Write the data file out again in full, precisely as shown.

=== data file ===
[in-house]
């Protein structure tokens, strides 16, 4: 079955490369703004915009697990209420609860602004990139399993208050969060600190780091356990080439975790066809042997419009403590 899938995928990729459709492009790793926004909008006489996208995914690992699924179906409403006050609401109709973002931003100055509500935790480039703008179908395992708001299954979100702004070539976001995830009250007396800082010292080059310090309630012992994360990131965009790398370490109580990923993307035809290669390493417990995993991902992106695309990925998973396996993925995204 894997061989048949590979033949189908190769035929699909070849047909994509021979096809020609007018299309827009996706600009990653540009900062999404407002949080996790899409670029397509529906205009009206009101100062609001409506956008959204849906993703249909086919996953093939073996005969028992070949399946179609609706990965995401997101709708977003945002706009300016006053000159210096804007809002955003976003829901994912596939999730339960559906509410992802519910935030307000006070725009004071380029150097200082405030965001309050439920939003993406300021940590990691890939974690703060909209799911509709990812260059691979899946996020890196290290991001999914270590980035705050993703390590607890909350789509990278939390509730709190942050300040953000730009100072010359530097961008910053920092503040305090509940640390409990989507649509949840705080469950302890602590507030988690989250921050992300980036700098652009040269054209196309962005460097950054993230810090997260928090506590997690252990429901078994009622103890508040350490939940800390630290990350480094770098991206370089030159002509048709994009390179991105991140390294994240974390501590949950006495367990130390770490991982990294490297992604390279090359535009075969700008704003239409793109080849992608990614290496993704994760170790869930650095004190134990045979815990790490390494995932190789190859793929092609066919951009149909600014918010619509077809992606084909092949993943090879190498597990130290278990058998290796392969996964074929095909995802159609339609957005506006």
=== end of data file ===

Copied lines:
[in-house]
């Protein structure tokens, strides 16, 4: 079955490369703004915009697990209420609860602004990139399993208050969060600190780091356990080439975790066809042997419009403590 899938995928990729459709492009790793926004909008006489996208995914690992699924179906409403006050609401109709973002931003100055509500935790480039703008179908395992708001299954979100702004070539976001995830009250007396800082010292080059310090309630012992994360990131965009790398370490109580990923993307035809290669390493417990995993991902992106695309990925998973396996993925995204 894997061989048949590979033949189908190769035929699909070849047909994509021979096809020609007018299309827009996706600009990653540009900062999404407002949080996790899409670029397509529906205009009206009101100062609001409506956008959204849906993703249909086919996953093939073996005969028992070949399946179609609706990965995401997101709708977003945002706009300016006053000159210096804007809002955003976003829901994912596939999730339960559906509410992802519910935030307000006070725009004071380029150097200082405030965001309050439920939003993406300021940590990691890939974690703060909209799911509709990812260059691979899946996020890196290290991001999914270590980035705050993703390590607890909350789509990278939390509730709190942050300040953000730009100072010359530097961008910053920092503040305090509940640390409990989507649509949840705080469950302890602590507030988690989250921050992300980036700098652009040269054209196309962005460097950054993230810090997260928090506590997690252990429901078994009622103890508040350490939940800390630290990350480094770098991206370089030159002509048709994009390179991105991140390294994240974390501590949950006495367990130390770490991982990294490297992604390279090359535009075969700008704003239409793109080849992608990614290496993704994760170790869930650095004190134990045979815990790490390494995932190789190859793929092609066919951009149909600014918010619509077809992606084909092949993943090879190498597990130290278990058998290796392969996964074929095909995802159609339609957005506006």